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EnglishEdit

EtymologyEdit

From Latin mutilatus, the past participle of mutilare (to mutilate), itself from mutilus (maimed).

VerbEdit

mutilate (third-person singular simple present mutilates, present participle mutilating, simple past and past participle mutilated)

  1. To physically harm as to impair use, notably by cutting off or otherwise disabling a vital part, such as a limb.
  2. To destroy beyond recognition.
  3. (figuratively) To render imperfect or defective.
    • 1862, George Long, translation of Marcus Aurelius, Meditations, Book V:
      For two reasons then it is right to be content with that which happens to thee; the one, because it was done for thee and prescribed for thee, and in a manner had reference to thee, originally from the most ancient causes spun with thy destiny; and the other, because even that which comes severally to every man is to the power which administers the universe a cause of felicity and perfection, nay even of its very continuance. For the integrity of the whole is mutilated, if thou cuttest off anything whatever from the conjunction and the continuity either of the parts or of the causes. And thou dost cut off, as far as it is in thy power, when thou art dissatisfied, and in a manner triest to put anything out of the way.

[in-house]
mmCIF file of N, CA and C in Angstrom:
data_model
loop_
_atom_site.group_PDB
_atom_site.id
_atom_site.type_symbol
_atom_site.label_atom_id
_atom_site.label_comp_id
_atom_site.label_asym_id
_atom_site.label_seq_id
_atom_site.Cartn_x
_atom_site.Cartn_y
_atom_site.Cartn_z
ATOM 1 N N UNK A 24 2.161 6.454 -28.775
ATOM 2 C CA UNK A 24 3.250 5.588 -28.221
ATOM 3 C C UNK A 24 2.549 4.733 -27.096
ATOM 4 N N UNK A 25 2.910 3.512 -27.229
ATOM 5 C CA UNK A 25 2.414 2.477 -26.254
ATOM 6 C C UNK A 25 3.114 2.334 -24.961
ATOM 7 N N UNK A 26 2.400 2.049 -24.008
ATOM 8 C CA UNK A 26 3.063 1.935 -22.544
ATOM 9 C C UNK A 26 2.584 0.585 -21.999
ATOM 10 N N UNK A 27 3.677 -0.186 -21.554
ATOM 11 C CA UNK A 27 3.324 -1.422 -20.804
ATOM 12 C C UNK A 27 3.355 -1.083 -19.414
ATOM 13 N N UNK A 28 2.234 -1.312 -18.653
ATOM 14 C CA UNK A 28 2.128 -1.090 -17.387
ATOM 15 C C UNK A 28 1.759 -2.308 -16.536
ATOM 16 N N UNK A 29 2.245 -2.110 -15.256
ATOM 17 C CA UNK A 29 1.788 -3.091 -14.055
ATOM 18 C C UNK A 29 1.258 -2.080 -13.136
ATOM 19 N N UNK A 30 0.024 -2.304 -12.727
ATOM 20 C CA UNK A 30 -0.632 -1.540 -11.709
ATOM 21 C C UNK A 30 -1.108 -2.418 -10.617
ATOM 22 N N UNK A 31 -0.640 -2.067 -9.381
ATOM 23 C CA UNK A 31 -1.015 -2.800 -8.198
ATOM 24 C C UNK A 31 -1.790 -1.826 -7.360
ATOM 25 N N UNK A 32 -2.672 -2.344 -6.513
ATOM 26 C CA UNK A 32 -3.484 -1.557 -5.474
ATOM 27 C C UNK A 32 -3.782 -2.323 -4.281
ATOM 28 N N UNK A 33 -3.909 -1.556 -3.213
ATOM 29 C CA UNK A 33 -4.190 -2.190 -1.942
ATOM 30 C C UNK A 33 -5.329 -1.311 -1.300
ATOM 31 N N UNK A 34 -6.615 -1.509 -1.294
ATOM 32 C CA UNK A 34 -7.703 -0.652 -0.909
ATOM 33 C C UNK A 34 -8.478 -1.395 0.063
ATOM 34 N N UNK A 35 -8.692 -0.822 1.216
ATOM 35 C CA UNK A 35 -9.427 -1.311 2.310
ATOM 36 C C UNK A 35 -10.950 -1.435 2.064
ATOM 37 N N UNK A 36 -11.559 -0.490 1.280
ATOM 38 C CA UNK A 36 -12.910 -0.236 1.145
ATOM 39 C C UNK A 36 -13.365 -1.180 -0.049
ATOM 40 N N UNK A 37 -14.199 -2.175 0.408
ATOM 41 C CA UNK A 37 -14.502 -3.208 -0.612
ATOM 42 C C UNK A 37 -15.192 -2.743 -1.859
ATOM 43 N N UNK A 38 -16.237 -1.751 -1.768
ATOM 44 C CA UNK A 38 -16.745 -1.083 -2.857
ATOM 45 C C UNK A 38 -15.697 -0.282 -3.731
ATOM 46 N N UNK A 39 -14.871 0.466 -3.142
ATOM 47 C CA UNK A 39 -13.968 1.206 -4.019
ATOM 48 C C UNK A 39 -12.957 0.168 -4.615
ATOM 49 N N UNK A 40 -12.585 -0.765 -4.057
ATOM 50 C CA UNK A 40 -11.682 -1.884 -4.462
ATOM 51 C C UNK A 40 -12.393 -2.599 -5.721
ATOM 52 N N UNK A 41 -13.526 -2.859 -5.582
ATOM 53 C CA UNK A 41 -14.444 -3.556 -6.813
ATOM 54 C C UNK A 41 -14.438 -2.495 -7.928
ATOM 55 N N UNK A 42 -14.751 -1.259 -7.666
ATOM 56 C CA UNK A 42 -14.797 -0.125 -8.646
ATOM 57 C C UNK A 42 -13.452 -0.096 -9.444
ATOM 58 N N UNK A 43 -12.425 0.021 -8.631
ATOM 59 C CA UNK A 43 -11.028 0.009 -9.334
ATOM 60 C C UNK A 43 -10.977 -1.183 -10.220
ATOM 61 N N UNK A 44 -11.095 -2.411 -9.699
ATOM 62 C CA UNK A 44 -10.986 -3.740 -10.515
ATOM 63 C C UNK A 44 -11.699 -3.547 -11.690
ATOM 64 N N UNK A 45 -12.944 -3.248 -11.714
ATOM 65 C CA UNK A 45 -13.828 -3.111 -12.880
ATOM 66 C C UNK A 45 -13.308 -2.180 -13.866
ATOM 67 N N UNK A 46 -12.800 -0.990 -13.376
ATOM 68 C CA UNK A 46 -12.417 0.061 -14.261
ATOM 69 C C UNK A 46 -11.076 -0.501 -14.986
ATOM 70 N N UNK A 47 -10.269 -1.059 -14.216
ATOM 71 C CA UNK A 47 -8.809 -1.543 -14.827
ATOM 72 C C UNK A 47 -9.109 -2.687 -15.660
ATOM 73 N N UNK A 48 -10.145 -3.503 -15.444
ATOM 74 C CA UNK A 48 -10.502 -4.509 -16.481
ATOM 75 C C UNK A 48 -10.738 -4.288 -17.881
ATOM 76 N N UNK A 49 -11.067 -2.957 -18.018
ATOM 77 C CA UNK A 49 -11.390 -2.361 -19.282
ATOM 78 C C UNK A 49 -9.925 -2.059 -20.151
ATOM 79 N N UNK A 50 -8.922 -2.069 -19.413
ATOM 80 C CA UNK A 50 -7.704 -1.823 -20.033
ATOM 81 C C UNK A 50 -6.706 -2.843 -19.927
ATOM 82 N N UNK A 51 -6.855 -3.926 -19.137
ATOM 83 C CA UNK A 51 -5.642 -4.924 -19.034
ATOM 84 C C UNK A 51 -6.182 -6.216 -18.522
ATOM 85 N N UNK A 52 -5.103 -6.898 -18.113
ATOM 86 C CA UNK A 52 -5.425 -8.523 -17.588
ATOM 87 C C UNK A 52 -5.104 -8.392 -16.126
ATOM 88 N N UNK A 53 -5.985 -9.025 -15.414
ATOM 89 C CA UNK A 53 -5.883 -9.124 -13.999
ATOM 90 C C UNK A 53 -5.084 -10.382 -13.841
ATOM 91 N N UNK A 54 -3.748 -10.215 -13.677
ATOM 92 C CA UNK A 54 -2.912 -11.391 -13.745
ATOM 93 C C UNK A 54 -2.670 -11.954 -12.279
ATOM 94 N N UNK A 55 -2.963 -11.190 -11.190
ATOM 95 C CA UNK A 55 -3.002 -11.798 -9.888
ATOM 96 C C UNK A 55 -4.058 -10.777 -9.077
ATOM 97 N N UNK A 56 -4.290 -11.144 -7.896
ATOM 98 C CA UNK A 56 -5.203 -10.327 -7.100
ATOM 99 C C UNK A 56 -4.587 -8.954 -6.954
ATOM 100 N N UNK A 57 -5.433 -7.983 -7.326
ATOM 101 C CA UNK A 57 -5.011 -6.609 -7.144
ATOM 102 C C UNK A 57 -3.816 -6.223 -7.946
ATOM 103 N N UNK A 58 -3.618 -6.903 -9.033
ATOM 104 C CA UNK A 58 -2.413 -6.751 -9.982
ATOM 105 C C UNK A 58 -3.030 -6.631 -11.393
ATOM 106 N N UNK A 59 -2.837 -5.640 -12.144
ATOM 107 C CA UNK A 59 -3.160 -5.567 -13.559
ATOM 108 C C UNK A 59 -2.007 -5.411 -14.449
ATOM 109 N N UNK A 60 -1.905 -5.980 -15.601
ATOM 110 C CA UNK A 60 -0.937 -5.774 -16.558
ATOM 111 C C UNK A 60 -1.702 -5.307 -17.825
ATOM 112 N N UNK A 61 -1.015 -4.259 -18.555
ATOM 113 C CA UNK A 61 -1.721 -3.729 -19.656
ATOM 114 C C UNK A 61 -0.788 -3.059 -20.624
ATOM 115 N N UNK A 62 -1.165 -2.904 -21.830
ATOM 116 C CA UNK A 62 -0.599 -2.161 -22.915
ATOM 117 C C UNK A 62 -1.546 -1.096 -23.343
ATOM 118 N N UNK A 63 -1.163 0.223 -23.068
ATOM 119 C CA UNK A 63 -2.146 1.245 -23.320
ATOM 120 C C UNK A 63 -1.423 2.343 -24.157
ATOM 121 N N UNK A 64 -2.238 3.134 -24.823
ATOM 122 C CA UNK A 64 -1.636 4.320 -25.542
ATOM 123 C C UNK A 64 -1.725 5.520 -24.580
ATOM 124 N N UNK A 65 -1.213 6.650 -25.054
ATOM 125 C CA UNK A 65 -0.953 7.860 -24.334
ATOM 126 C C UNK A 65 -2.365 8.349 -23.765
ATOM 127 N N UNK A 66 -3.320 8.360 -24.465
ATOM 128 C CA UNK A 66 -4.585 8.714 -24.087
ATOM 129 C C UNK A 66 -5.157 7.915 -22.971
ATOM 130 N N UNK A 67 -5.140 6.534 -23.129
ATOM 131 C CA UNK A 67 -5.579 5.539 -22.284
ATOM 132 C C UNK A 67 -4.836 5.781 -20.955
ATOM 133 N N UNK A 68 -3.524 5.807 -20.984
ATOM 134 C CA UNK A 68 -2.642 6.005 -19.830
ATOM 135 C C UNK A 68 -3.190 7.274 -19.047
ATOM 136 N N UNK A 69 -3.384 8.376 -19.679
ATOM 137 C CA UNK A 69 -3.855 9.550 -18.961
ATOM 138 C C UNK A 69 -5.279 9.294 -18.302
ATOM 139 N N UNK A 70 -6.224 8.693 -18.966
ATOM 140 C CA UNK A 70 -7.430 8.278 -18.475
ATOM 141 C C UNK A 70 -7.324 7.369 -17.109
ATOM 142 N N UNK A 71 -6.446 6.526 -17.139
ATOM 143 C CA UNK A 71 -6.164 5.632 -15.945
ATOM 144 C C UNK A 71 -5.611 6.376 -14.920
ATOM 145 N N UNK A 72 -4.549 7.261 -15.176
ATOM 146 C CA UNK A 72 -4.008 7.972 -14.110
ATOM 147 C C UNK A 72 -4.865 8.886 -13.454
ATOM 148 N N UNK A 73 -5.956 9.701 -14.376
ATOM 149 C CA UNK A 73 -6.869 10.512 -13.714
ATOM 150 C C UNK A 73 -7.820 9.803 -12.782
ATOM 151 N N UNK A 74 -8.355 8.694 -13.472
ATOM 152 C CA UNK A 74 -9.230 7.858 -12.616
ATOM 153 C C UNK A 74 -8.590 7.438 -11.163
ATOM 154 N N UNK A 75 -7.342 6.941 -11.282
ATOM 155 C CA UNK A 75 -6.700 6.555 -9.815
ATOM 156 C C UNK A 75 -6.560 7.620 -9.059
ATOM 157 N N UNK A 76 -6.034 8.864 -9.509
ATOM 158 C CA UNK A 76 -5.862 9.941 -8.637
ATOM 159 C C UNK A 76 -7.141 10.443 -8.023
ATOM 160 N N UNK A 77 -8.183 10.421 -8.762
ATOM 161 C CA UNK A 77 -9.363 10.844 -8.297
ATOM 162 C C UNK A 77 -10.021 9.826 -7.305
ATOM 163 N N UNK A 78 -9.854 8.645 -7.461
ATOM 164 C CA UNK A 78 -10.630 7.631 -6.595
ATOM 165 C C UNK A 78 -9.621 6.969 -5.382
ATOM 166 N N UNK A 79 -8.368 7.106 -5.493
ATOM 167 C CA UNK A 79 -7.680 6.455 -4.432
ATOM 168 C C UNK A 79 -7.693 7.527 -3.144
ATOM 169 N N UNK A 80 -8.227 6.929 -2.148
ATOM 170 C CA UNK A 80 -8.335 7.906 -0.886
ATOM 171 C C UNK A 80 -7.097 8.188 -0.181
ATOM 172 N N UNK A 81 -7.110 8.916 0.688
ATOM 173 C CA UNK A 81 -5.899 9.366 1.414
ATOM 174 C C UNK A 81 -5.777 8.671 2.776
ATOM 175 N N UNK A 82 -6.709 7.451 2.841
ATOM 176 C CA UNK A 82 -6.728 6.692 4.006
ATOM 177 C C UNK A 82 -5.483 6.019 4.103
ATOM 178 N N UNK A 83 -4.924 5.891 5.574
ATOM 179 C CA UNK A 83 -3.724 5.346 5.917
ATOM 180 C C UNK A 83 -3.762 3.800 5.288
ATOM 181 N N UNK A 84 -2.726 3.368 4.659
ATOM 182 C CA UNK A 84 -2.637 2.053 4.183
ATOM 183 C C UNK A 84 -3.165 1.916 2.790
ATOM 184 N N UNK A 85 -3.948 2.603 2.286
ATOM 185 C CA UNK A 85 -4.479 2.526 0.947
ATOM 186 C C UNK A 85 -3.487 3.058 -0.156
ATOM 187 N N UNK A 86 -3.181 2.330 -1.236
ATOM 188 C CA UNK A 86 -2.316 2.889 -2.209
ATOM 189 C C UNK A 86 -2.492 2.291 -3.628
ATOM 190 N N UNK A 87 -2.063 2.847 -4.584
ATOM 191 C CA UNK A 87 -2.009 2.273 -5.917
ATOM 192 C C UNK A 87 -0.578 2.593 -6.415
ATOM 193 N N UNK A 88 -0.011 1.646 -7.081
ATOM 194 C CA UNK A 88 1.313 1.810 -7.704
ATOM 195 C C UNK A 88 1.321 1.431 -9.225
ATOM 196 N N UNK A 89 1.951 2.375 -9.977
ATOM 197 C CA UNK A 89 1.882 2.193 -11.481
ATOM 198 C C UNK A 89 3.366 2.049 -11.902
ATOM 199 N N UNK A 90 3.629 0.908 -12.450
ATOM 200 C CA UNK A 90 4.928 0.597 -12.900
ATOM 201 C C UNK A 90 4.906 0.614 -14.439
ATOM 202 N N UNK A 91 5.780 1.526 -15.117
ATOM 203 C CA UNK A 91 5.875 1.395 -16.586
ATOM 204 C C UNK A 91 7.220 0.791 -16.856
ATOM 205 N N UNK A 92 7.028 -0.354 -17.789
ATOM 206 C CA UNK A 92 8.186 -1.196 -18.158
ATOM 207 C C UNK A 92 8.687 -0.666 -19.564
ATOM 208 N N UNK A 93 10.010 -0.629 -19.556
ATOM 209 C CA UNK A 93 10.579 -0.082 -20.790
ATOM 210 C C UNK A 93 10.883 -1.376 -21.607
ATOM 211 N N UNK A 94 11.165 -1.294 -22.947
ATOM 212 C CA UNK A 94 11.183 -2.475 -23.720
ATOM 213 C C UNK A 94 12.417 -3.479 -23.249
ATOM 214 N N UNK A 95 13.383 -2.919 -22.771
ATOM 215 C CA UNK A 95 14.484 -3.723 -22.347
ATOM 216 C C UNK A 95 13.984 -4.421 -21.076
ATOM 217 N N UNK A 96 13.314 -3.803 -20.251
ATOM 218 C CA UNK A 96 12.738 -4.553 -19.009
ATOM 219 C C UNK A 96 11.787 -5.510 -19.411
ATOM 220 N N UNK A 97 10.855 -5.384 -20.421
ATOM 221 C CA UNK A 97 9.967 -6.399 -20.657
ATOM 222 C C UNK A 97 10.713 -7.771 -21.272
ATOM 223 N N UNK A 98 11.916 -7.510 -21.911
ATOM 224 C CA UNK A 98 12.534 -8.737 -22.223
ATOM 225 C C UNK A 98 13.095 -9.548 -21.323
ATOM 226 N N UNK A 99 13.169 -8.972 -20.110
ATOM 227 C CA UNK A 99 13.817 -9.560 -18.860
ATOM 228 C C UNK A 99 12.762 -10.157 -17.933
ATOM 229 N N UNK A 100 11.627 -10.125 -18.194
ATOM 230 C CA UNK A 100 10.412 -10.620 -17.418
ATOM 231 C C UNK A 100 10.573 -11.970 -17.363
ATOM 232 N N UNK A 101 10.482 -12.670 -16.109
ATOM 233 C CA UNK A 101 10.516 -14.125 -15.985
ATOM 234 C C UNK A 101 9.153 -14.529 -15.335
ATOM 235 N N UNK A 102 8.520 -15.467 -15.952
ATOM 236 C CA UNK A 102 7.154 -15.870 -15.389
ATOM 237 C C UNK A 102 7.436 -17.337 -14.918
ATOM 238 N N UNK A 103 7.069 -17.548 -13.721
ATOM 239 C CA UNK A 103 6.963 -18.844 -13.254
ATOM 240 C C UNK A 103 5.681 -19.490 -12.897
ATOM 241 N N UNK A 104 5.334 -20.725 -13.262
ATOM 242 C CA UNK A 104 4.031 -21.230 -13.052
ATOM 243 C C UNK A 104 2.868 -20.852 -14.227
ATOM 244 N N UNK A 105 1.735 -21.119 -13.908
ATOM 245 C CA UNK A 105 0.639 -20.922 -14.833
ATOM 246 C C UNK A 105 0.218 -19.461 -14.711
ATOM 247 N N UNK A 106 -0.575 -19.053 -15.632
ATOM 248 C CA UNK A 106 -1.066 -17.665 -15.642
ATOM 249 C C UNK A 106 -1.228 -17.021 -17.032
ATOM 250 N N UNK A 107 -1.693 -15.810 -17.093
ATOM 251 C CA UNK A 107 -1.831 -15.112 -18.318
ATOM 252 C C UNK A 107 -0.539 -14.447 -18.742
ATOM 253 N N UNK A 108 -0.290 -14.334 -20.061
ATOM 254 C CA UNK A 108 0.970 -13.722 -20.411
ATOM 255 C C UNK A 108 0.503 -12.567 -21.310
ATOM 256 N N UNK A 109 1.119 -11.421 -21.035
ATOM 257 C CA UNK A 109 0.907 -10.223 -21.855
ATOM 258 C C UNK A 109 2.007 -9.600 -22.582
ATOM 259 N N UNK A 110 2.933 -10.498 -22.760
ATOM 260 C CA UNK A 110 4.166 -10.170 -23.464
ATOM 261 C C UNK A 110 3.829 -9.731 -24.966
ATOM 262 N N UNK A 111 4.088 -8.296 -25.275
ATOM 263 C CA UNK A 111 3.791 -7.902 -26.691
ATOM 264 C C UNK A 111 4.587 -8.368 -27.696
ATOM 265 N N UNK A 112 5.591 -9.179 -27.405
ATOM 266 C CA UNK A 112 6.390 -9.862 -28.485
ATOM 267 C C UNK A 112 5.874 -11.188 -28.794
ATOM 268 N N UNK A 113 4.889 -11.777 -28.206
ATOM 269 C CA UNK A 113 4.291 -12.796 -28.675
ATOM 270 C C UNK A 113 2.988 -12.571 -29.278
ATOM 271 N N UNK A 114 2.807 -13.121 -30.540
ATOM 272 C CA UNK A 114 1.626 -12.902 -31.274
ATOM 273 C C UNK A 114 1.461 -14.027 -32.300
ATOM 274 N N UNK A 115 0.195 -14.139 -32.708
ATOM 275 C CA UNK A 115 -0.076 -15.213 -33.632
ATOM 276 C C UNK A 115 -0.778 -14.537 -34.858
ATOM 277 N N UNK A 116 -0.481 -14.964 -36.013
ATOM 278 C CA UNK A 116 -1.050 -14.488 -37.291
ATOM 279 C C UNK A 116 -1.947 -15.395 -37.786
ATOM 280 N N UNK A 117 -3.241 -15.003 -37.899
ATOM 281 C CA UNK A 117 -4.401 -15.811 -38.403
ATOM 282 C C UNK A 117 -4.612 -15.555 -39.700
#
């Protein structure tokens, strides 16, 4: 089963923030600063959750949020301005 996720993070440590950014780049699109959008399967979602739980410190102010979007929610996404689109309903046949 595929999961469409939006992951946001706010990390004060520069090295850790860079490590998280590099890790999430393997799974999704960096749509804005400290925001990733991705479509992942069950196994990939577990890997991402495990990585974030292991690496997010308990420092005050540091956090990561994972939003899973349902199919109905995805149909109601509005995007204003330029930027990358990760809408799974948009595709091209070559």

SynonymsEdit

Derived termsEdit

TranslationsEdit

The translations below need to be checked and inserted above into the appropriate translation tables, removing any numbers. Numbers do not necessarily match those in definitions. See instructions at Wiktionary:Entry layout#Translations.

AdjectiveEdit

mutilate (not comparable)

  1. (obsolete) Deprived of, or having lost, an important part; mutilated.
    (Can we find and add a quotation of Sir Thomas Browne to this entry?)
  2. (zoology) Having fin-like appendages or flukes instead of legs, as a cetacean does.

Part or all of this entry has been imported from the 1913 edition of Webster’s Dictionary, which is now free of copyright and hence in the public domain. The imported definitions may be significantly out of date, and any more recent senses may be completely missing.
(See the entry for mutilate in
Webster’s Revised Unabridged Dictionary, G. & C. Merriam, 1913.)

Alternative formsEdit

See alsoEdit

AnagramsEdit


ItalianEdit

LatinEdit